There’s Washington, and then there’s D.C.

In Washington, there’s the White House, lobbyists and those who choose to only walk along the fringes of the city. In D.C., there are longtime residents, junkyard bands, Go-Go music, mumbo sauce and conversations that sometimes begin with “cuz” and often end with “bet.” There were those who traveled around the outskirts of the city, and those who are the pulse of the city. Outside of D.C. few understood the necessity of recognizing what’s been happening in the heart of the nation’s capital.

Growing up, newspapers hit my grandparents’ kitchen table hailing Washington as a pristine political space. Concerts at the Kennedy Center and Constitution Hall were the noted facets of culture making the news. Between these lines were the nuances of D.C.’s culture taking shape, from artists like Shy Glizzy, to the opening of popular retail and bar space Diet Starts Monday.

I went on Amazon and ordered every single book about Go-Go and went down a social media rabbit role looking for cool things to check out in D.C., as if I were a tourist preparing to go to uncharted territory. I was only moving back home to D.C., a city whose youth culture has evolved as much as the ever-changing landscape of the city. While youth from communities of color continue to set trends and define what’s cool in D.C., the press is only beginning to pay attention to its implications.

Broccoli City Festival has become the much needed point of entry for D.C.’s black youth to thrive. The festival, now in its fifth year, spotlighted local artists such as Lightshow, DJs Spicoli & Bombay and Malcolm Xavier, as well as national artists Cardi B, Daniel Caesar, H.E.R, Nipsey Hussle, Rich The Kid, Hood Celebrityy, Grits & Biscuits, Migos and Miguel. Popular DC streetwear brands like, Paradyce and EAT were also present.

The city has often only acknowledged its youth through bureaucratic transactions such as, standing in line for a summer job assignment or playing the lottery to go to a school in another Ward. Washington built a wall, and to enter, a permit was needed for youth to share experiences in spaces that normalized respectability politics and misunderstood those who didn’t fit their process. When entering these spaces, it was unacceptable to bring a sense of cultural identity and pride. However, this doesn’t exist at Broccoli City Festival, a movement where the synergy between politics and art exist. Beyond the turn-up, the festival encourages dialogue around issues faced by communities of color. Leading up to the event, youth and others were tuning into the needs of their communities, through park day cleanups, school beautification and after-school reading service opportunities, as an incentive to earning a ticket to the festival. Toyota sponsored BroccoliCon, a series of panels meant to connect communities of color to environmental needs.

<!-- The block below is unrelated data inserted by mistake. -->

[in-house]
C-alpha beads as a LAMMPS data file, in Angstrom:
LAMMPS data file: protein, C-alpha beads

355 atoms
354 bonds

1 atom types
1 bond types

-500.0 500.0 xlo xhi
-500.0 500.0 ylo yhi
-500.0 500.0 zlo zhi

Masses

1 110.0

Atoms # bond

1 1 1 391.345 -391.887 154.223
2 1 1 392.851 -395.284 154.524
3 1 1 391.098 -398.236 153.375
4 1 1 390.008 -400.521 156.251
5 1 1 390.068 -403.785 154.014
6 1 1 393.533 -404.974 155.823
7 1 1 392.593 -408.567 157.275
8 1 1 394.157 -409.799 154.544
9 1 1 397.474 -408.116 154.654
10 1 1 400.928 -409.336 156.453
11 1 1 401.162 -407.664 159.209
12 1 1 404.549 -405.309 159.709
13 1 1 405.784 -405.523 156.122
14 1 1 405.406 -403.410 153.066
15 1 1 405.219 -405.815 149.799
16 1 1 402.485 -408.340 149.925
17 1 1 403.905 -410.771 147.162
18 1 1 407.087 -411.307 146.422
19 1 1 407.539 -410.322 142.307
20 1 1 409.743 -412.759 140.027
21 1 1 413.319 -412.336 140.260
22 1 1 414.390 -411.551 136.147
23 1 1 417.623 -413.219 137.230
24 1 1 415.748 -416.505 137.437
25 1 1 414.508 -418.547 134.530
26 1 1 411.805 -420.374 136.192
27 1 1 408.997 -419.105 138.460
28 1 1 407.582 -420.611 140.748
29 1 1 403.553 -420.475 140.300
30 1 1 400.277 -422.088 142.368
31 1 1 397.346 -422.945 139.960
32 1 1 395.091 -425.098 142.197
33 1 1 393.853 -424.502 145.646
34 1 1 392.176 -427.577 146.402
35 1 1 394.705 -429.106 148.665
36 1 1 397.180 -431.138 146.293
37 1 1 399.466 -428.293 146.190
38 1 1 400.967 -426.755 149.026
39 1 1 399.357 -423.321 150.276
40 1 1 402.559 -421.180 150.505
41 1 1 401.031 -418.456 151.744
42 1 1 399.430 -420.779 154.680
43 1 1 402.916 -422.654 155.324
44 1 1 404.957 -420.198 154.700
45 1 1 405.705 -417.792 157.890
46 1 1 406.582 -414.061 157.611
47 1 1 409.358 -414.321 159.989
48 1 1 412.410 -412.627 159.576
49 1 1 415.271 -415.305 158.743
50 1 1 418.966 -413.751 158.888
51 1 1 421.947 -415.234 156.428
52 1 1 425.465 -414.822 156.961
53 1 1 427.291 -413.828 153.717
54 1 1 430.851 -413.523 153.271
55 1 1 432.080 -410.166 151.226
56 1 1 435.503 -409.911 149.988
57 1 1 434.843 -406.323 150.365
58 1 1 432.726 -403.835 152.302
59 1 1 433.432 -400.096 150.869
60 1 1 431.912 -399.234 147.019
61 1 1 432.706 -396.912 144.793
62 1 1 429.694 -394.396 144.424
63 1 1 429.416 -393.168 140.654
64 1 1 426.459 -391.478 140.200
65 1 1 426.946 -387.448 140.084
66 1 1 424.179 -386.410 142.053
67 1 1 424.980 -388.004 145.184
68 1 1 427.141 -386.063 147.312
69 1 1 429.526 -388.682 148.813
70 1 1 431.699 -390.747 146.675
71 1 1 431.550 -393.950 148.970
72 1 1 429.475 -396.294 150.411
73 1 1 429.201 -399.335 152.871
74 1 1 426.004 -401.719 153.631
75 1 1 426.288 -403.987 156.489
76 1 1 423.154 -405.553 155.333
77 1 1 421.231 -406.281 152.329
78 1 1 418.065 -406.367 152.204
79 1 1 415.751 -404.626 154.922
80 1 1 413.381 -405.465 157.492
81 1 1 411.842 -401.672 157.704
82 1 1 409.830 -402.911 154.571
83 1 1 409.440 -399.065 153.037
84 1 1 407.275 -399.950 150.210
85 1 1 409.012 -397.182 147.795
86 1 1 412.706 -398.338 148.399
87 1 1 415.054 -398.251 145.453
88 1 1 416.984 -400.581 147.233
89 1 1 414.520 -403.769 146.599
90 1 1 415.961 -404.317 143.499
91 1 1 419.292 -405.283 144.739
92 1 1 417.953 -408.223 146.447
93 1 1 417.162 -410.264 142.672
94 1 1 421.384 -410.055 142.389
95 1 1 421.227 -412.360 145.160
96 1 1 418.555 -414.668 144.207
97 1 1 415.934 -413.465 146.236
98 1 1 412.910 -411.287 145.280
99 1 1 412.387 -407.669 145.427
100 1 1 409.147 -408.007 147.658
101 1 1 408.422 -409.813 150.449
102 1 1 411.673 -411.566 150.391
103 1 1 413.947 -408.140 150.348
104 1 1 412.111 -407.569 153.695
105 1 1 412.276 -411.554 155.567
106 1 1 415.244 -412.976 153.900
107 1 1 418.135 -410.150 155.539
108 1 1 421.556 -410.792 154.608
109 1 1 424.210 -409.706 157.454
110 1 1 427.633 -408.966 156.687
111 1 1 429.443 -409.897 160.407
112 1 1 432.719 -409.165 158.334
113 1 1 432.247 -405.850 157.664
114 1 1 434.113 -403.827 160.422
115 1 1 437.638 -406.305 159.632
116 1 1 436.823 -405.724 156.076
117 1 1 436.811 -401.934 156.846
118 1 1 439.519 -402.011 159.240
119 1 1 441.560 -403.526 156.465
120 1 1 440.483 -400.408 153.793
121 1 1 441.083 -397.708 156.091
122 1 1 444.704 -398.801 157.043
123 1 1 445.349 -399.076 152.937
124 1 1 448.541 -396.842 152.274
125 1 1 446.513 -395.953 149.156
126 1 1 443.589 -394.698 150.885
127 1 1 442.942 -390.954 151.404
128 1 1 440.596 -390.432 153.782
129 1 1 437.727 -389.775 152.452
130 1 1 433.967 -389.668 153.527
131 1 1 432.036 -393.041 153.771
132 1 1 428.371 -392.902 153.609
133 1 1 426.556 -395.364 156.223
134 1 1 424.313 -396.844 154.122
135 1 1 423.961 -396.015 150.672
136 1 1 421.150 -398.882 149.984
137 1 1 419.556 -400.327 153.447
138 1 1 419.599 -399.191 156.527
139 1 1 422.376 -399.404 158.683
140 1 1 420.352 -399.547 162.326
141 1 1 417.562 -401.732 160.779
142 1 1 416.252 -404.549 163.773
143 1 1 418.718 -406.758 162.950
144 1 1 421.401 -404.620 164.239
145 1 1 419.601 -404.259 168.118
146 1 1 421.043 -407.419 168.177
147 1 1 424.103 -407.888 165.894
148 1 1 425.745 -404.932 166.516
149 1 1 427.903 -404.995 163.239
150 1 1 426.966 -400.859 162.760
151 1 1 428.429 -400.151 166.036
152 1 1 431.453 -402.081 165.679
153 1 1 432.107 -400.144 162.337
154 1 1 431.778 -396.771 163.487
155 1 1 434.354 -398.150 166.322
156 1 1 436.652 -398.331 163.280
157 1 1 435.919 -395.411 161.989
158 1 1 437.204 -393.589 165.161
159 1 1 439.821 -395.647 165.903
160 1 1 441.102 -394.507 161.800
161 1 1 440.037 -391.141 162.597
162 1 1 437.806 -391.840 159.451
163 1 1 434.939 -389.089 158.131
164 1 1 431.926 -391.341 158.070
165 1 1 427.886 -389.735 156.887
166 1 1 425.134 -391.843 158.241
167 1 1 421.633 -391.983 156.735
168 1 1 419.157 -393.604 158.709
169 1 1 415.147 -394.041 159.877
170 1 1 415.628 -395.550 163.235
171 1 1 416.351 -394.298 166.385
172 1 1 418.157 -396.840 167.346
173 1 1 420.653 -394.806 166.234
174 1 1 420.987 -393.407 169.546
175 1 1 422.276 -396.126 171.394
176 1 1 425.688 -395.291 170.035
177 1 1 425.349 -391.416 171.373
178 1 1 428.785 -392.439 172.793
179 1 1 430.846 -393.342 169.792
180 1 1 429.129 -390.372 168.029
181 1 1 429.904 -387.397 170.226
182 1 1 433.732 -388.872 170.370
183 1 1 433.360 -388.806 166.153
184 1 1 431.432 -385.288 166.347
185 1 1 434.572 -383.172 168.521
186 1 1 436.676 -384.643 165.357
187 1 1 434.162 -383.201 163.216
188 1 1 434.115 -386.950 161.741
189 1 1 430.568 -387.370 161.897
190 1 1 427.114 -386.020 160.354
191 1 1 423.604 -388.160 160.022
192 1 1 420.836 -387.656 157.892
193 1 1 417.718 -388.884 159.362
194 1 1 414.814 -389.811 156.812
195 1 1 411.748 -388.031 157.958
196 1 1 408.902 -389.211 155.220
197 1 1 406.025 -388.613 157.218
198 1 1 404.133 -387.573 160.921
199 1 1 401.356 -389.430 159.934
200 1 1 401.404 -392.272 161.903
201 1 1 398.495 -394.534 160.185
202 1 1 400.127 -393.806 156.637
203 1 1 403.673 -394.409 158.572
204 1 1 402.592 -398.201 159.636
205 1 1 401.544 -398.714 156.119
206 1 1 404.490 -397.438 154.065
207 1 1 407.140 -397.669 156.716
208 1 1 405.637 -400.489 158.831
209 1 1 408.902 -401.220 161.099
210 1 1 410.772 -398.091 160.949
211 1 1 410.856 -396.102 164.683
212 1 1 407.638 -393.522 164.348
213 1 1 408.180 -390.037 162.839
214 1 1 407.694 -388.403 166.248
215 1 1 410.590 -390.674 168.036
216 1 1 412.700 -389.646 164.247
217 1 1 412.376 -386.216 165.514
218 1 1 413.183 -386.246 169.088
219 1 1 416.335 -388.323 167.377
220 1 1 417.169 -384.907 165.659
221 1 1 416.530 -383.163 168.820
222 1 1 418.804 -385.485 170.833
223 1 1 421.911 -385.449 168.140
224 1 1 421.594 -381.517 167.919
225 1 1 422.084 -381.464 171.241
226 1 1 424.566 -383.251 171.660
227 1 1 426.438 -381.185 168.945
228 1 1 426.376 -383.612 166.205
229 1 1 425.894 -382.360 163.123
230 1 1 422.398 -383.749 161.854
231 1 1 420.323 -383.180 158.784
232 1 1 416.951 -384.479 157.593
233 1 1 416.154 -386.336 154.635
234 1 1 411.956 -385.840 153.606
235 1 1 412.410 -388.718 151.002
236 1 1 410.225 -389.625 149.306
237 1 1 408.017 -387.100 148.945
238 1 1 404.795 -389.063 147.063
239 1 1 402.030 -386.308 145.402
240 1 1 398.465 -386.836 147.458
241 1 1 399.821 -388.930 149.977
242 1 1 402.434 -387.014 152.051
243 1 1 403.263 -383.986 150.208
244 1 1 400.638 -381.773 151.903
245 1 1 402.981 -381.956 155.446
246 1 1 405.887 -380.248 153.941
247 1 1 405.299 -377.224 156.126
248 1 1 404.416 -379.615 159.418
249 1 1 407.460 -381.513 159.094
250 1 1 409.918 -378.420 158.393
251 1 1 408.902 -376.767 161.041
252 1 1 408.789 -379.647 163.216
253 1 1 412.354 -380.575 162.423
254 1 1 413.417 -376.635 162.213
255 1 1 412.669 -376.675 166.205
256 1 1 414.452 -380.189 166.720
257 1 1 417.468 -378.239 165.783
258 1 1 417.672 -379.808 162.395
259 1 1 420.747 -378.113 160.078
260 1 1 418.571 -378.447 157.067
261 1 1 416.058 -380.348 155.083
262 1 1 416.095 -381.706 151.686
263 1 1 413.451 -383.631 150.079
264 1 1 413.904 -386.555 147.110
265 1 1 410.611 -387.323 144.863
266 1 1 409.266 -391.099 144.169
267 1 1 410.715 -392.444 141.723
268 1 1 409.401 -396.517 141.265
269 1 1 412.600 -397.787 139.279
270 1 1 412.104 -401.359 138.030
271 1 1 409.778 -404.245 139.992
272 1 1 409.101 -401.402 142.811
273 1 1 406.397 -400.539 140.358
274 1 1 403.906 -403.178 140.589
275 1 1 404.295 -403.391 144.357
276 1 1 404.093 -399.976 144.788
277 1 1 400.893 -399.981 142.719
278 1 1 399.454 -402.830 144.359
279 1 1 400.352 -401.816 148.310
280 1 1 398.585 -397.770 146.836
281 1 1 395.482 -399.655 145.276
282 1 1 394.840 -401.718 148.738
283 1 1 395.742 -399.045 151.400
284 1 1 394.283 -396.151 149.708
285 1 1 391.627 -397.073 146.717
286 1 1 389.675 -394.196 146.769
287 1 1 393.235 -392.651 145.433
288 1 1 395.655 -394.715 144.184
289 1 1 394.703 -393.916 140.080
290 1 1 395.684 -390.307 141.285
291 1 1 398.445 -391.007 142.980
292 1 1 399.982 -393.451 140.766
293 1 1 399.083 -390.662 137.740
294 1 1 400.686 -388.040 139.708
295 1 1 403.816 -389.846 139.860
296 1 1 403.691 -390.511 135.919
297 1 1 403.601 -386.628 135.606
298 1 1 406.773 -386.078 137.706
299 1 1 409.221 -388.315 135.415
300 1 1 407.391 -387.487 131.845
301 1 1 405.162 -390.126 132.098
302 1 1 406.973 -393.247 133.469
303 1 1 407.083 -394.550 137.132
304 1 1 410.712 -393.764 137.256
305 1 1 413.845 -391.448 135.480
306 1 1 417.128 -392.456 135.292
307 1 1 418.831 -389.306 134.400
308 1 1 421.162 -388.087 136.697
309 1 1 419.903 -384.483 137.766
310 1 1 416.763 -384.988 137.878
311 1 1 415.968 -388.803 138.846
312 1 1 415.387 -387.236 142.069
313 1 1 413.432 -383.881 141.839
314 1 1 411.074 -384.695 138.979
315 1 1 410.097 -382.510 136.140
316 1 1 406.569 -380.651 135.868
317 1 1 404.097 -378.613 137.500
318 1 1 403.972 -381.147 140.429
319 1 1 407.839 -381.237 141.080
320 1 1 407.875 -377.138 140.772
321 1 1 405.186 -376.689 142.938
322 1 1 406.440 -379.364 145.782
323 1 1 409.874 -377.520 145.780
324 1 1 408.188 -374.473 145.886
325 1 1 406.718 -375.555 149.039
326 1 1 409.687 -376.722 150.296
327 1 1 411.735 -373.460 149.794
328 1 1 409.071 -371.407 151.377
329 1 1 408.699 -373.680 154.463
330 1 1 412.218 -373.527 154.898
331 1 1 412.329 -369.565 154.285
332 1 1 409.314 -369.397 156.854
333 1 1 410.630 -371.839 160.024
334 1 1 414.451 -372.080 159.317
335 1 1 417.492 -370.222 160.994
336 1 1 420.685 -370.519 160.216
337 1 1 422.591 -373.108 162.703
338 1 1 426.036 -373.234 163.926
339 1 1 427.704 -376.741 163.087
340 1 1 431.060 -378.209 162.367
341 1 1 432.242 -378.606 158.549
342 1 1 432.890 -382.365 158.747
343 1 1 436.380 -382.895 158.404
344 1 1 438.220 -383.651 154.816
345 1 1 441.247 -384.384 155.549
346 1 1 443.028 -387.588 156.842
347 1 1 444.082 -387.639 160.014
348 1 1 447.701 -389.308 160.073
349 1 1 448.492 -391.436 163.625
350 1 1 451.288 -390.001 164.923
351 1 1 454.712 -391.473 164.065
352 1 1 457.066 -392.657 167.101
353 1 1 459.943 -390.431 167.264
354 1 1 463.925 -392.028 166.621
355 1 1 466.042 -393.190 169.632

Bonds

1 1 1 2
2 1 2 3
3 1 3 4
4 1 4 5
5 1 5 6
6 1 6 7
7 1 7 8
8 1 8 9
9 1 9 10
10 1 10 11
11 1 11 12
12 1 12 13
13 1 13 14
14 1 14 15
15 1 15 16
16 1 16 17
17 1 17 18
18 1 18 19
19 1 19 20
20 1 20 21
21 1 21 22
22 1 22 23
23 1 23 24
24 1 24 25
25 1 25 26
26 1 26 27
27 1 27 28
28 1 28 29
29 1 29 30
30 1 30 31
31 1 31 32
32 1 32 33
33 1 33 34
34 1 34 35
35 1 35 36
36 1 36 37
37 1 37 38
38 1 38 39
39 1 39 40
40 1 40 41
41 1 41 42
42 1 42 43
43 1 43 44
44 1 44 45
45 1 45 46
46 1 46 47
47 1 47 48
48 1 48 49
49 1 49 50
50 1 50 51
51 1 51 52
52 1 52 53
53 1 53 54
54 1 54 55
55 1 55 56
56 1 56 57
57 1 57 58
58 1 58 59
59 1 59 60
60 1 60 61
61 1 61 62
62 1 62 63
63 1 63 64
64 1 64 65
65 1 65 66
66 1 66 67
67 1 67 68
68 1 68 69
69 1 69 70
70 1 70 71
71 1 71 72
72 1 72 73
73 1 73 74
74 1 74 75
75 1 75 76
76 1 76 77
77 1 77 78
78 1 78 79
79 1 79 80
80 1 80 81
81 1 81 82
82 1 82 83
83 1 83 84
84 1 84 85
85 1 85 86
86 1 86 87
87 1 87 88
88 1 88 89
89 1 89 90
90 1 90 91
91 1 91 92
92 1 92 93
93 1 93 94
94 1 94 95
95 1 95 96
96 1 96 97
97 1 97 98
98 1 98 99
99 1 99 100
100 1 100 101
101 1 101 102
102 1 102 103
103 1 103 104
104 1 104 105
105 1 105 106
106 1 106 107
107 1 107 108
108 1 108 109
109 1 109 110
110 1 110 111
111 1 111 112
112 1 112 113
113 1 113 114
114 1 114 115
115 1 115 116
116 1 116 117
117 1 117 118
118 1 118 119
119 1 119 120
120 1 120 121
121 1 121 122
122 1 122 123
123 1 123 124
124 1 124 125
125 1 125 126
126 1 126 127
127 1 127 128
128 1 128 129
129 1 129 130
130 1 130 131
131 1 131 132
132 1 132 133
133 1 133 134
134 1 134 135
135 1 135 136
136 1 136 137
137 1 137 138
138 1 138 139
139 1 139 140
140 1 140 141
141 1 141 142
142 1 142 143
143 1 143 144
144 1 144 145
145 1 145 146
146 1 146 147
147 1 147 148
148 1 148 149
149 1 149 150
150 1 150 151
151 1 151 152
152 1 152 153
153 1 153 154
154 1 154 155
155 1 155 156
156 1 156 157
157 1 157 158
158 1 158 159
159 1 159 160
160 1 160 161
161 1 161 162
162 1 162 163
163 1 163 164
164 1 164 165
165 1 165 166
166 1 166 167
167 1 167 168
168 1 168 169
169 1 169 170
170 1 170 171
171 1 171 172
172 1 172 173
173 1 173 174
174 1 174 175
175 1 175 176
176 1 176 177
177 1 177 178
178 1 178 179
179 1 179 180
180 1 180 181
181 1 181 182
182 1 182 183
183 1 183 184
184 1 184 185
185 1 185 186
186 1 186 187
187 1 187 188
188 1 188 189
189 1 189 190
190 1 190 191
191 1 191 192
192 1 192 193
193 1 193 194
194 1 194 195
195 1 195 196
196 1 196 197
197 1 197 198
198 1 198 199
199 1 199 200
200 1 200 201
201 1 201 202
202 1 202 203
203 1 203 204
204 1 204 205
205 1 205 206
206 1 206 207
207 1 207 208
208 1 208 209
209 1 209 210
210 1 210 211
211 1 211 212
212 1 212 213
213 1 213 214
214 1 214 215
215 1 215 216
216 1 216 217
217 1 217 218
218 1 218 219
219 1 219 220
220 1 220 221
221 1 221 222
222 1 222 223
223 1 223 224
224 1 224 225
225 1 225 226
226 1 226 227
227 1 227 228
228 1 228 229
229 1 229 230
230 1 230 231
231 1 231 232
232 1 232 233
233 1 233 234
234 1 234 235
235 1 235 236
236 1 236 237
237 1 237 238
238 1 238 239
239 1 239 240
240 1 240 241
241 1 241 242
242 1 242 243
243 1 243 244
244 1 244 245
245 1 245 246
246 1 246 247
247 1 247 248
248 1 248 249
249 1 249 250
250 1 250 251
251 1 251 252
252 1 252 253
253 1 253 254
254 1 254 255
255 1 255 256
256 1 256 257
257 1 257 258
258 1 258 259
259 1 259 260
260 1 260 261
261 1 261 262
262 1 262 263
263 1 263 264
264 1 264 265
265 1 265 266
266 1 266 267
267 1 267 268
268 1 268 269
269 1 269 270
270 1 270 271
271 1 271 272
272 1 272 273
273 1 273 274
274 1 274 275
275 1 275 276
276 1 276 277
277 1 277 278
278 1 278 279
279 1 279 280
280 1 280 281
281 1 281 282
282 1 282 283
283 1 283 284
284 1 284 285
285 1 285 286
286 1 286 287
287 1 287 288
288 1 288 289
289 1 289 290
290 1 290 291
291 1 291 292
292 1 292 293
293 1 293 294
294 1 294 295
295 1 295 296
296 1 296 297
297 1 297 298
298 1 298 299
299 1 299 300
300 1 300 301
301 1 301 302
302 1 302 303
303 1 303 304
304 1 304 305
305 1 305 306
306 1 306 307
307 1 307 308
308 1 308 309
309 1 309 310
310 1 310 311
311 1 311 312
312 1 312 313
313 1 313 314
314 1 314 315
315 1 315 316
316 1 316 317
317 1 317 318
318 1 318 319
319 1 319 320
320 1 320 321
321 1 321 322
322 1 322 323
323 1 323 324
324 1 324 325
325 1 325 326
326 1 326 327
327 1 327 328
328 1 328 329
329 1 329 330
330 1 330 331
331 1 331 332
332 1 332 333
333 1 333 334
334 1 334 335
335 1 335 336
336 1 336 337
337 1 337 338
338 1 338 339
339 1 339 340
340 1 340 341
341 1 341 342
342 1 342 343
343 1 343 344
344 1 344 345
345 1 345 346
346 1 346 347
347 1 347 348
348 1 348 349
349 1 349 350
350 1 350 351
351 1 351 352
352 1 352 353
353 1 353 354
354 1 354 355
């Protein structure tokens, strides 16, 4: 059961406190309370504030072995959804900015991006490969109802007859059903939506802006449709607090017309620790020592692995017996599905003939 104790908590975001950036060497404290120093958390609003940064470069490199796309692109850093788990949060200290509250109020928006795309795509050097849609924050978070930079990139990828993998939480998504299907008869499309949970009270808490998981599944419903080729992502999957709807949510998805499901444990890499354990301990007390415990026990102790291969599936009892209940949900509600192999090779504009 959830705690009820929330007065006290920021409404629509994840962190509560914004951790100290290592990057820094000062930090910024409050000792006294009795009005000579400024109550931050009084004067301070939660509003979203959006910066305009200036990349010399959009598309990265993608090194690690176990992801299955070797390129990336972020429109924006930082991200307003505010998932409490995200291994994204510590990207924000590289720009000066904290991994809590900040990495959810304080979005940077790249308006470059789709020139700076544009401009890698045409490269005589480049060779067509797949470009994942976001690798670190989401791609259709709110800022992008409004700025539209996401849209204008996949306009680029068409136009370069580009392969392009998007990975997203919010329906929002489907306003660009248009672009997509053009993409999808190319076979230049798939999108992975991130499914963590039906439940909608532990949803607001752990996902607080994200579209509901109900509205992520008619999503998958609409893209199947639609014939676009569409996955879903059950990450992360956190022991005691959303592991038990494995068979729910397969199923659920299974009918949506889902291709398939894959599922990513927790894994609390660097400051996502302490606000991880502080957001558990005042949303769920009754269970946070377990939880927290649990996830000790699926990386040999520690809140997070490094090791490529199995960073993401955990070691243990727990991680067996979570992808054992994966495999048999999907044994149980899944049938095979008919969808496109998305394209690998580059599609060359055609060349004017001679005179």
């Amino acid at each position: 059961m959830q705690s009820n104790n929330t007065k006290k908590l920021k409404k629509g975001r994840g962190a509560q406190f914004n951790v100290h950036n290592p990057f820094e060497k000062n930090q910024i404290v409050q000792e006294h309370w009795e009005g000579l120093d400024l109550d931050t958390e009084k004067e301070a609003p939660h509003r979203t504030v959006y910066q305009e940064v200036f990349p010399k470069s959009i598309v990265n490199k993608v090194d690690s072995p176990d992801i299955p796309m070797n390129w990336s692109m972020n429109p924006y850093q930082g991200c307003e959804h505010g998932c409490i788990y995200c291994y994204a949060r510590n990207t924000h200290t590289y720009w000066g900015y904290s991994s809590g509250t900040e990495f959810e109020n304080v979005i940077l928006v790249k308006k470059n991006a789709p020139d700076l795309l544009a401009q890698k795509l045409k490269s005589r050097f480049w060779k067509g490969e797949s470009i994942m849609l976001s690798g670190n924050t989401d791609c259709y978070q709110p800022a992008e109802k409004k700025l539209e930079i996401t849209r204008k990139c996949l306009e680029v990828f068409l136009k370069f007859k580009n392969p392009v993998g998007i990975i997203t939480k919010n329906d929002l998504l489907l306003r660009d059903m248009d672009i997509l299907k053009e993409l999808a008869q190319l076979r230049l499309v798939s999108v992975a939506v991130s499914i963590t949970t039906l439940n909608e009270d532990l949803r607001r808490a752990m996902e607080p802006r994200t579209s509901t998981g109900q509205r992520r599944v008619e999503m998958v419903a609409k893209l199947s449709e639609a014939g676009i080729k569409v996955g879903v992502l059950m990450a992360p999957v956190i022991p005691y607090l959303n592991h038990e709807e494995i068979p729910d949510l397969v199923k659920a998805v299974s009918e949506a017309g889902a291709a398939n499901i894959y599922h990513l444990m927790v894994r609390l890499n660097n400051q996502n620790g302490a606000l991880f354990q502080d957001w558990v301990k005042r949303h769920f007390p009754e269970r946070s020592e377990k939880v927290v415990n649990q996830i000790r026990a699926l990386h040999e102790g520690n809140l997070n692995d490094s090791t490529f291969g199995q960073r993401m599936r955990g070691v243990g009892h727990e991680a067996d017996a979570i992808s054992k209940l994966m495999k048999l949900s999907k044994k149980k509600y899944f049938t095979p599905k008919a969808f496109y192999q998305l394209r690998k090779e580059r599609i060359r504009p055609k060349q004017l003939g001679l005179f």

The festival went from shutting down Half St. in Southeast in 2013 with 5,000 people, to moving over the bridge to the Southeast Gateway a year later, and now selling 30,000 tickets and moving to the parking lot of RFK Stadium. Despite the city’s changing demographics, this festival remains an accurate depiction of the heart and pulse of D.C., one that’s vibrantly contributing not just to the city’s culture, but political voice — without picking sides.

Upon my arrival, I was welcomed by a city branded with Broccoli City Festival, and up and down my social media timeline, the festival’s green logo watermarked photos of fly youth turning up and party flyers. I made plans of experiencing the full weekend of events. First up, there was Diggin’ Thru The Crates, an event curated by D.C. native Matthew Talley, featuring DJ Alizay, dedicated to vinyl music. Next up, there was Broccoli City All Night, which took over various warehouses in Union Market, with activations hosted by D.C. party veterans Unkle Scooty of Rock Creek Social  Club and newcomers, The Brownies, a women led book club and consulting agency.

This was non-existent when I left for college in Philadelphia, and after graduating, went straight to New York. Five years later and the city is now branded as up-and-coming with a growing art scene. While gentrification and policing have caused D.C.’s culture to be reshuffled, Broccoli City Festival serves as a podium where D.C. brands, artists, and youth can unite.

These days I find myself trying to play catch-up with both the old and new things popping up in D.C. Now, not just Washington, but all over the United States, people are finally paying attention to the parts of D.C. once tuned out and erased. People now want to travel here and cop some of the city’s cultural cool that the youth are largely responsible for creating.